Connect with Ashley Claster on Facebook and Twitter!
For Susan Marinello, abandoned buildings are works of art.
"We're so used to seeing pictures of beautiful landscapes, of beautiful events," Marinello said. "But there's a certain quality that these building have. Although you might see it as this ugly piece of concrete, I like to see and bring out the beauty in things."
We had permission to enter this building, but that is not always the case for Marinello.
"The Baker Hotel in Mineral Wells is an old historic hotel built in the 20s, and it's been abandoned for the past 20 years. So it's just sitting there with a lot of the old remnants in the hotel. I saw an open door, and I walked right in," Marinello said.
She posted a selfie from her visit to the hotel on Twitter. Four weeks later, an anonymous tipster sent the photo to the Mineral Wells Police Department.
"I received a call from the detective saying I being issued a citation for trespassing," Marinello said. "About five days later, I received it in the mail."
Marinello paid the fine, $117.00, for a Class C Misdemeanor.
She likes the feeling of being alone in the buildings and capturing that feeling.
"There's just this unique quality of something that had been lived in and now gone. Like, everybody is gone. So it's almost like a post-Apocalyptic feel," Marinello said.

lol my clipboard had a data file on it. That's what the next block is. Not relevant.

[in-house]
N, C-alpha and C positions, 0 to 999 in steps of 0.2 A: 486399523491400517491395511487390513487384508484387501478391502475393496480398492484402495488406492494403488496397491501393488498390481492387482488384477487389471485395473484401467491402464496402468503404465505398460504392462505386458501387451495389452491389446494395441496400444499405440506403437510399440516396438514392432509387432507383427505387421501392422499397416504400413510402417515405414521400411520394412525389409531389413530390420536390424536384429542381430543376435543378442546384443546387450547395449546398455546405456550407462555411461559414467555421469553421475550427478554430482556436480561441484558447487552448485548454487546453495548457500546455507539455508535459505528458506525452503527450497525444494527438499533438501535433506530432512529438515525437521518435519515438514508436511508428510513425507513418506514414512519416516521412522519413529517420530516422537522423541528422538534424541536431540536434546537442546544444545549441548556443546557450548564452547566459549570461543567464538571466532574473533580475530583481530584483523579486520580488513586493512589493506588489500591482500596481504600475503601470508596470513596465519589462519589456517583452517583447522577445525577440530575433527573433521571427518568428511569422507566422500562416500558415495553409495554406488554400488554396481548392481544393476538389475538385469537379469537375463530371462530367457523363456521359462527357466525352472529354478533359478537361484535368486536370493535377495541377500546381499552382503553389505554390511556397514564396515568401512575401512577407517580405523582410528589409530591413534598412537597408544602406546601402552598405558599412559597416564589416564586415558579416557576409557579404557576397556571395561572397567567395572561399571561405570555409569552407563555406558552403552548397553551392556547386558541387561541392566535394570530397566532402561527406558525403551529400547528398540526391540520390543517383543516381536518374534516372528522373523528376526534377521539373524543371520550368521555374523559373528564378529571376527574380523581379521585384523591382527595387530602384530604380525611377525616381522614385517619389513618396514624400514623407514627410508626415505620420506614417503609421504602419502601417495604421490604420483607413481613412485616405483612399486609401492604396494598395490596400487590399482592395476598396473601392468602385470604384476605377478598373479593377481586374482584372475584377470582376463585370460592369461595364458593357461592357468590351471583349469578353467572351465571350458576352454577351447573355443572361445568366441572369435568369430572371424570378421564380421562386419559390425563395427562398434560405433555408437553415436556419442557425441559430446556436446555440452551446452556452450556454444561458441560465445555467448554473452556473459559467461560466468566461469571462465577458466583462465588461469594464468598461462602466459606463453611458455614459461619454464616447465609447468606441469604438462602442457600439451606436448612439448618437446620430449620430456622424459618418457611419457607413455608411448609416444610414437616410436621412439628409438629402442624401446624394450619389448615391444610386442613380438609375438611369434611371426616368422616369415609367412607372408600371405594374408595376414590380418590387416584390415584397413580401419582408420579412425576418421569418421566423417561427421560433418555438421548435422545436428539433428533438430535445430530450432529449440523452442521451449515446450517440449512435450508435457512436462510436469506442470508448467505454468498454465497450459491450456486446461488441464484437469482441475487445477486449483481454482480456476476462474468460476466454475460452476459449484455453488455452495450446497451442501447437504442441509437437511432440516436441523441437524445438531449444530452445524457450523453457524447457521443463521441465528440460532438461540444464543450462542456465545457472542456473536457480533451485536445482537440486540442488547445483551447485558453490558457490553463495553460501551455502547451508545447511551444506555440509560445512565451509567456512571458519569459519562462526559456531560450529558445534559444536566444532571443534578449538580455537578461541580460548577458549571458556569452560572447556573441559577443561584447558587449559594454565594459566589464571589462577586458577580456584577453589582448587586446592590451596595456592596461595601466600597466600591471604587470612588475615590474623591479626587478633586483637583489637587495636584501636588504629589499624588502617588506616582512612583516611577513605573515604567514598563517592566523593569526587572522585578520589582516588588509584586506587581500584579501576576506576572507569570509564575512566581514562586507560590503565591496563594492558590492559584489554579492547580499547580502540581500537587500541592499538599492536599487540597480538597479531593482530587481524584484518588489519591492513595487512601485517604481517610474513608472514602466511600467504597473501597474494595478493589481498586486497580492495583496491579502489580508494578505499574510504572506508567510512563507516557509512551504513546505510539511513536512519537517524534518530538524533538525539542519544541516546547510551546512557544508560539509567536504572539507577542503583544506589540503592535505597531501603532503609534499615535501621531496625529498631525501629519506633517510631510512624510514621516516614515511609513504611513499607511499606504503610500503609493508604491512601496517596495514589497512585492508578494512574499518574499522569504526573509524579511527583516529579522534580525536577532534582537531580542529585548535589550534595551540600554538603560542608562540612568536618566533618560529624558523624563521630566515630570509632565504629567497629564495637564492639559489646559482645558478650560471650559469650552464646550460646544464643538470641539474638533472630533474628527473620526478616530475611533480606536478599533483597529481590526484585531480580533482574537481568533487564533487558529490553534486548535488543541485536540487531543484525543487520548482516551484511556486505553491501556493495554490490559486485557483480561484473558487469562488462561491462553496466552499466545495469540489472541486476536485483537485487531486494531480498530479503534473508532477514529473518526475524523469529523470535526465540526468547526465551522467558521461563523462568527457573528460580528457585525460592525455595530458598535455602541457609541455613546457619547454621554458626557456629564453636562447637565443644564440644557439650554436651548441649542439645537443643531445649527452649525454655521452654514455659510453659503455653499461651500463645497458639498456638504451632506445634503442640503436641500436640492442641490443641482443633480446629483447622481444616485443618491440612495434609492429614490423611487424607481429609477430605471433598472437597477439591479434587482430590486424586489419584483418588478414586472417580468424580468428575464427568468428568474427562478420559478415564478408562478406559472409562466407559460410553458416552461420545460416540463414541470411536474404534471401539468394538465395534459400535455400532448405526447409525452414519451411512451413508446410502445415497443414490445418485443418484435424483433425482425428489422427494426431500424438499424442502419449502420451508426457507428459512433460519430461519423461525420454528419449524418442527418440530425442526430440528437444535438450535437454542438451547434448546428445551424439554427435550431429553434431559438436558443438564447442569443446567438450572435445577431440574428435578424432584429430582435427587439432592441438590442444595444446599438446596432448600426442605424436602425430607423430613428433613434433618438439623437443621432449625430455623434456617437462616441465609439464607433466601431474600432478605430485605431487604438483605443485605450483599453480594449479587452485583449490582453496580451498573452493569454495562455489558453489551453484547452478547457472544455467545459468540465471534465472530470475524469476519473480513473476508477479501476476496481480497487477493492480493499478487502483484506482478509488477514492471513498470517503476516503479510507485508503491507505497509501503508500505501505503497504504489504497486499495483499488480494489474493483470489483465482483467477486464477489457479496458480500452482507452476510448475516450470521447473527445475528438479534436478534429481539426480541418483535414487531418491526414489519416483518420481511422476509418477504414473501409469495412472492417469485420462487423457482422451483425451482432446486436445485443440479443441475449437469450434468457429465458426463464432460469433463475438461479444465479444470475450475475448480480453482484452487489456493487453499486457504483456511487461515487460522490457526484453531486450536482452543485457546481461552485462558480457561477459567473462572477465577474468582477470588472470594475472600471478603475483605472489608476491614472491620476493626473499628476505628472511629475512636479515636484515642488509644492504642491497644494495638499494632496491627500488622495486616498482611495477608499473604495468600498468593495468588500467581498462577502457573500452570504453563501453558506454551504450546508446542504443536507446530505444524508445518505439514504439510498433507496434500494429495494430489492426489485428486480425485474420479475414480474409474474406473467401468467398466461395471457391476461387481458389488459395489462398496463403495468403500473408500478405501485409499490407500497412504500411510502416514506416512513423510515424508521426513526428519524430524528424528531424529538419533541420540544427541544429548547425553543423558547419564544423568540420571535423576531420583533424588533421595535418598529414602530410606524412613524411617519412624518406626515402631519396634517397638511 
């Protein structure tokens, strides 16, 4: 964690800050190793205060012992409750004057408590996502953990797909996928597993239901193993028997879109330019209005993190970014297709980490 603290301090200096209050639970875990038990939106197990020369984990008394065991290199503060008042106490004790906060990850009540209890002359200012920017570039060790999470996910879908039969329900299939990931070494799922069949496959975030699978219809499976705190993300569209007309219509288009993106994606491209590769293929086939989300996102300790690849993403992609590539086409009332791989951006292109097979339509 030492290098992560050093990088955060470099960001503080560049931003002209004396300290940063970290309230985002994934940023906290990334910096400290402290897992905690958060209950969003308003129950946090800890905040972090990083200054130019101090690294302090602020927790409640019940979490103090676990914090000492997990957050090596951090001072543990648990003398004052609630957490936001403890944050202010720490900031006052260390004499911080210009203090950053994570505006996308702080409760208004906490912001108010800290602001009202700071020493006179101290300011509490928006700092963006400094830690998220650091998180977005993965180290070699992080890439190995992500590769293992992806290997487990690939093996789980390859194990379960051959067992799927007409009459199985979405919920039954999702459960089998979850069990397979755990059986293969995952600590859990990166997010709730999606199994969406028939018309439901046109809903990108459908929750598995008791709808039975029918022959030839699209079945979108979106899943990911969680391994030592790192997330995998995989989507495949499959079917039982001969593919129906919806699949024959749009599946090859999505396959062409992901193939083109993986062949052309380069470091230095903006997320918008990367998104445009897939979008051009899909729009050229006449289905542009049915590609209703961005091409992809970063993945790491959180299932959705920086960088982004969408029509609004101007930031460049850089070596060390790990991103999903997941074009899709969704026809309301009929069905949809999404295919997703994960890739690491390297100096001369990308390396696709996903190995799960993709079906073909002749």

She said she finds old buildings hauntingly beautiful because it gives her just a small glimpse of what life was like many years before.
"Houses burn down and they just leave everything, because it's easier than picking it all up. It's almost like an eerie quality, like you said. A total eerie quality," Marinello said.
Her favorite pictures tell a story of what people leave behind. Like baby dolls, a bed or a lonely chair.
"And then any little details of like, who that person might have been," Marinello said. "A pair of keys, any documents... I found some checks."
She said she has learned something from her run in with the law, but does not have any plans to stop entering these abandoned buildings.
"I have a passion for this, so I don't think I'll ever stop," Marinello said. "But the way I do it will probably change. For example, permission."
Marinello plans to compile all of her favorite photographs by the end of the year, and publish a book called "Beauty in the Forgotten." She said she will now moved on from abandoned hotels to empty medical buildings.
To visit Marinello's Facebook page, click here